EUROSHA

EUROSHA is a European Union pilot project that wants to build up a European Open-Source Humanitarian Aid corps of volunteers to address humanitarian issues and specifically ensure inclusive humanitarian information-sharing in crisis preparedness.

Volunteers are young people aged under 26 who will be trained in September-October then deployed for 6 months from mid-October as part of a ‘country team’ of four to five European citizen volunteers and of two national volunteers. They will be hosted in locally-based organisations, and live and work together throughout their mission in the field.

The four countries of deployment are Burundi, Chad, Kenya, and the Central African Republic that have been selected as priority countries for ECHO’s humanitarian strategy, and feature complex and forgotten crises. They do not however feature direct emergency situations. The volunteers will be hosted in a partner organization of the project.

This project’s main objective is to develop a framework for humanitarian volunteering which will guarantee the added value and the security of European citizens’ commitment to international humanitarian aid through volunteering, in order to improve the inclusiveness and efficiency of humanitarian aid. The project will demonstrate the added value the EU volunteers can bring in addressing the crucial need for increased mutual knowledge and the collaboration between local and international emergency management actors in preparation for crises. One of the keys to this challenge is a more inclusive humanitarian information management system.

The project will serve three specific objectives:

  • First, it will develop tested standards for volunteer selection, training and deployment which will guarantee the added value and the security of European citizens’ commitment to international humanitarian aid.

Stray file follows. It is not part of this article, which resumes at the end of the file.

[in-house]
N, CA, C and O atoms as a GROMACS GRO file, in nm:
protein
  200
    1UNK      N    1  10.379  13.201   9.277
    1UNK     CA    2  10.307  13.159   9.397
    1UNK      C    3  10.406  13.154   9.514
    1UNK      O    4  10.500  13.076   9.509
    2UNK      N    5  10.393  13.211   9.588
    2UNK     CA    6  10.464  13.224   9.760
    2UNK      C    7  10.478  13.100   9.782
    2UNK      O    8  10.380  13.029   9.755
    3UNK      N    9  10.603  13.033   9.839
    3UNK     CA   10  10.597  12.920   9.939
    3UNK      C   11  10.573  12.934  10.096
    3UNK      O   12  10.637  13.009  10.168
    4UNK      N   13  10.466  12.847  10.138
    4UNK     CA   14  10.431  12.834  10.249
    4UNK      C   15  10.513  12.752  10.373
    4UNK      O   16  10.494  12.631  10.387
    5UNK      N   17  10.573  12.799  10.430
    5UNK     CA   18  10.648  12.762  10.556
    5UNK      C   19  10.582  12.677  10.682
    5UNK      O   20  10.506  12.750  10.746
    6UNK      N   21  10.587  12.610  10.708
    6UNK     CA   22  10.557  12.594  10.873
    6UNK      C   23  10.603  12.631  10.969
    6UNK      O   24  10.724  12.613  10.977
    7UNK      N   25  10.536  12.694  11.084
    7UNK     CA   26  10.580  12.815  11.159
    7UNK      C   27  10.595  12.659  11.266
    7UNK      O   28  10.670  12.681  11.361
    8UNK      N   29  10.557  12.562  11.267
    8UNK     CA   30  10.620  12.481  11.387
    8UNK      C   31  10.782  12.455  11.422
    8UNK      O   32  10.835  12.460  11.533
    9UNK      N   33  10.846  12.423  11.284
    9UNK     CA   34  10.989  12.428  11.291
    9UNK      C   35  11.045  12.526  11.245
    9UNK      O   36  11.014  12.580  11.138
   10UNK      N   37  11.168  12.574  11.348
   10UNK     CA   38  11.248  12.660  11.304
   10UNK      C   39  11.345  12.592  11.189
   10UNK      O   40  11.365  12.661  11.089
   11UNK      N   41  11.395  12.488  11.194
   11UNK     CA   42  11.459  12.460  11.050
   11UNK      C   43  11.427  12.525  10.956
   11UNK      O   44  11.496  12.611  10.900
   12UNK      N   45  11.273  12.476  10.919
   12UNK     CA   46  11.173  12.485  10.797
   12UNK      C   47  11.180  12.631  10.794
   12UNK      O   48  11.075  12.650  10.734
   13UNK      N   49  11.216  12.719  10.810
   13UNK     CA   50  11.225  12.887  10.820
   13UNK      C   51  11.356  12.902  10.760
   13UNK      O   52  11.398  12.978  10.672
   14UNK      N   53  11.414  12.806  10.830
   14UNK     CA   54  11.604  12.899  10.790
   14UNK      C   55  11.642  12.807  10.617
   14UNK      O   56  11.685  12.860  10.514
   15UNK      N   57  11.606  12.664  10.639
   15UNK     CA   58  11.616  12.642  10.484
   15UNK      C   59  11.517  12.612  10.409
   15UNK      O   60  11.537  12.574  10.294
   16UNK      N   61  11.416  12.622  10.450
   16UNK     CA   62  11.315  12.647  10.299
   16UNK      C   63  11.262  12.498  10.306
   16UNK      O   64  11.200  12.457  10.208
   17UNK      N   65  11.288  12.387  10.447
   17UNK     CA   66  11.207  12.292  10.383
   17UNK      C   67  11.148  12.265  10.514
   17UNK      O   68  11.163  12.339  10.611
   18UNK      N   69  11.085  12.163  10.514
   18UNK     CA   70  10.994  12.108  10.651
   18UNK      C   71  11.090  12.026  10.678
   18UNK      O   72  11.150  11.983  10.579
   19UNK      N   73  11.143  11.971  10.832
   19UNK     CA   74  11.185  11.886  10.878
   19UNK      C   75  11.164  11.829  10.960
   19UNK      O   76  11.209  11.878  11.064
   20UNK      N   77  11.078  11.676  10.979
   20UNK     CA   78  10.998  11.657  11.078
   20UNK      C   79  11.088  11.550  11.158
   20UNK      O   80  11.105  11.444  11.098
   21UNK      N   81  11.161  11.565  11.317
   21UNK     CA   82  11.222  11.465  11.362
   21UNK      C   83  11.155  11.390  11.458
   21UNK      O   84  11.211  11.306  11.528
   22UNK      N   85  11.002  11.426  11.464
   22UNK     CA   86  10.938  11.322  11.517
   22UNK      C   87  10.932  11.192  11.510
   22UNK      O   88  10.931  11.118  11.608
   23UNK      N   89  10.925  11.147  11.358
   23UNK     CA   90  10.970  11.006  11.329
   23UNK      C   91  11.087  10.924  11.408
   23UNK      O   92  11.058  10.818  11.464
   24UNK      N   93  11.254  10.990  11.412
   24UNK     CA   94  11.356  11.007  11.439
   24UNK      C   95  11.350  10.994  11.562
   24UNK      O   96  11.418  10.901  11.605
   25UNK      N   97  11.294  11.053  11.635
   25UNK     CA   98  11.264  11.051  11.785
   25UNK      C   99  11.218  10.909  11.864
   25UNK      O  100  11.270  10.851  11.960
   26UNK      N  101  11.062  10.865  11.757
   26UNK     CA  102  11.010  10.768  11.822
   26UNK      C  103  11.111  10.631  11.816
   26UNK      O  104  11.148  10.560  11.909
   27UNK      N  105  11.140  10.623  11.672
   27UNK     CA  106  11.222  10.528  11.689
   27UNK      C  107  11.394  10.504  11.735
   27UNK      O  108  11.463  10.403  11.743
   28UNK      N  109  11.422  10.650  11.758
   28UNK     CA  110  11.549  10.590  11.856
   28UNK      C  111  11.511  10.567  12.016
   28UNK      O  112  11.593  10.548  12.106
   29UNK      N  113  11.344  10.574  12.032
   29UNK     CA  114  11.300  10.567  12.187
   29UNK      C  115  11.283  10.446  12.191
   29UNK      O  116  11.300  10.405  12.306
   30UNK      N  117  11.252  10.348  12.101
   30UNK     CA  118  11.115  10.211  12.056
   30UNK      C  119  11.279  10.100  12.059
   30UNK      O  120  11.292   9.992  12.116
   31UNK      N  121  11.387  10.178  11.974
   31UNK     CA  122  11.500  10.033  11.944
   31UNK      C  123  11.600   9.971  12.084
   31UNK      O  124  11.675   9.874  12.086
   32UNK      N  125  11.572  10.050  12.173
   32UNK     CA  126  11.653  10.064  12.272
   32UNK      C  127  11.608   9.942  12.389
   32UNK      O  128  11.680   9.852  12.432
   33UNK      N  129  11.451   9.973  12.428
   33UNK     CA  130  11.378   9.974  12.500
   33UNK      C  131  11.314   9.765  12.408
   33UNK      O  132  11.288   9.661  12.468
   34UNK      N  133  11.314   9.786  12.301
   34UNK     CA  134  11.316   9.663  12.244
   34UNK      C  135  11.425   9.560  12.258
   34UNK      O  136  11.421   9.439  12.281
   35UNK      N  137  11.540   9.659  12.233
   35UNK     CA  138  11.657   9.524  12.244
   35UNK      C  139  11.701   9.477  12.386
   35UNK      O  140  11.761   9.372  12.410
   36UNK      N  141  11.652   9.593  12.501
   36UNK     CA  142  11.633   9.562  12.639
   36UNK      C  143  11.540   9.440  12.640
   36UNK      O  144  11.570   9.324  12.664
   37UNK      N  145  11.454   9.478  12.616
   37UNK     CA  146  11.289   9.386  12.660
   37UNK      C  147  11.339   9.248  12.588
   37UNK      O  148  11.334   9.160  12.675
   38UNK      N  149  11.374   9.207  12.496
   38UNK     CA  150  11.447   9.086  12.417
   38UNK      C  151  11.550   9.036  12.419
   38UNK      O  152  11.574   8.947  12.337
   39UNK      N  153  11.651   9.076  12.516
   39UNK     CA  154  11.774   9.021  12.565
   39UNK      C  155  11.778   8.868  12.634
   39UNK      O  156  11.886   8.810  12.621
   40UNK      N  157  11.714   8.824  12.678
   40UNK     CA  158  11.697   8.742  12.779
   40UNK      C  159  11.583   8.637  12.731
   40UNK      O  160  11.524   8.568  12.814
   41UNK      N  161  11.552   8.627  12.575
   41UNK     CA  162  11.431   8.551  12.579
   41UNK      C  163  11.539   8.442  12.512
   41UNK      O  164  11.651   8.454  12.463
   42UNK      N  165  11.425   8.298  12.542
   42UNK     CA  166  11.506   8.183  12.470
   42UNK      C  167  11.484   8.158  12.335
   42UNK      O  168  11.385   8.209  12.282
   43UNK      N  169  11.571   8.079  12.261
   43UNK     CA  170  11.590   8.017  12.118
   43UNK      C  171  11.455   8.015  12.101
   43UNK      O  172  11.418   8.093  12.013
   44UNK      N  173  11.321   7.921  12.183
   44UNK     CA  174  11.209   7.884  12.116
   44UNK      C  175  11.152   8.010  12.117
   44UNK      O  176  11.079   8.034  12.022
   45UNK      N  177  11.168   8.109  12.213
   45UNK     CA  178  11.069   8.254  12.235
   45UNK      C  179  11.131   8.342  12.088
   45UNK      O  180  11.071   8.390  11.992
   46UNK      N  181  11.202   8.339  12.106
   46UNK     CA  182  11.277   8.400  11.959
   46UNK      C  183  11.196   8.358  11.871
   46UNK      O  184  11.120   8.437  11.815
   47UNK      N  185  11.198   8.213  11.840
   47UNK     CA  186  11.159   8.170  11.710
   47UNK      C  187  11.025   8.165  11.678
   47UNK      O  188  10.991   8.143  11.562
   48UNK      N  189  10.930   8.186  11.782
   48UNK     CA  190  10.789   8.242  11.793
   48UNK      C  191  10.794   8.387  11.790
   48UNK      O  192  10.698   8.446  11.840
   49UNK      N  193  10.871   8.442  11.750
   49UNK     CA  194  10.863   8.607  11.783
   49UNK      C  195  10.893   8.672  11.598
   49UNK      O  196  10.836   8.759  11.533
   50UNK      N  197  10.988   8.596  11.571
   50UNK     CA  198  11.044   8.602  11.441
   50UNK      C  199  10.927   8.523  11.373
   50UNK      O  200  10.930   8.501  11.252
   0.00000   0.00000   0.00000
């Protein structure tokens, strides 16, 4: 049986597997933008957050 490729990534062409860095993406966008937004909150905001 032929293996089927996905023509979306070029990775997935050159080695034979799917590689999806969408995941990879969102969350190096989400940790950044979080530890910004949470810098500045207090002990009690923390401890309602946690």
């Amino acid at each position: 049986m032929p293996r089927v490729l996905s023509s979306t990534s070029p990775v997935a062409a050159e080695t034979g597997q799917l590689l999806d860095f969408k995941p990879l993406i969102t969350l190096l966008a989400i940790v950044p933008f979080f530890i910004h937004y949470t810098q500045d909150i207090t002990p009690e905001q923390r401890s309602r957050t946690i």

• Secondly, it will enhance the international humanitarian community’s knowledge about, and ability to mobilise the resources of local crisis management actors, through inclusive information management and inter-actor linking activities by EU, Local and Online volunteers. By so doing, it will broaden the scope for collaboration between local and international emergency-management actors in preparation for crisis.
  • Thirdly, the project will strengthen local capacity to maintain and sustain open-source humanitarian information management.

The project will be coordinated by lead partner, France Volontaires, and run jointly by a European partner, and associate organisations with recognised expertise in the following: volunteer selection and deployment (FOCSIV, France Volontaires, Diaconia ECCB, Sloga), volunteer and humanitarian aid training (Groupe URD, FOCSIV, Sloga, SCD, OpenStreetMap France, humanitarian project management (ACRA, People in Peril), humanitarian aid evaluation (Groupe URD), and humanitarian mapping and information management (OpenStreetMap France). As HOT is not a European incorporated organization, it acts through OpenStreetMap France.

Each member organisation will take part in several of the 5 activities of the project:

  1. Project preparation, including adapting and finalising support materials for following phases;
  2. Identification and selection of 18 European volunteers across the EU, of 2 local volunteers from each of the 4 deployment countries, and mobilisation of 26 online volunteers;
  3. Training EU, deployment countries and online volunteers;
  4. Deployment, support and monitoring of groups of 4 to 5 EU volunteers in each deployment country, where they will work alongside local volunteers with technical support by online volunteers and by project staff;
  5. Evaluation of the project, capitalisation and valorisation of lessons learnt, best practices, and standards.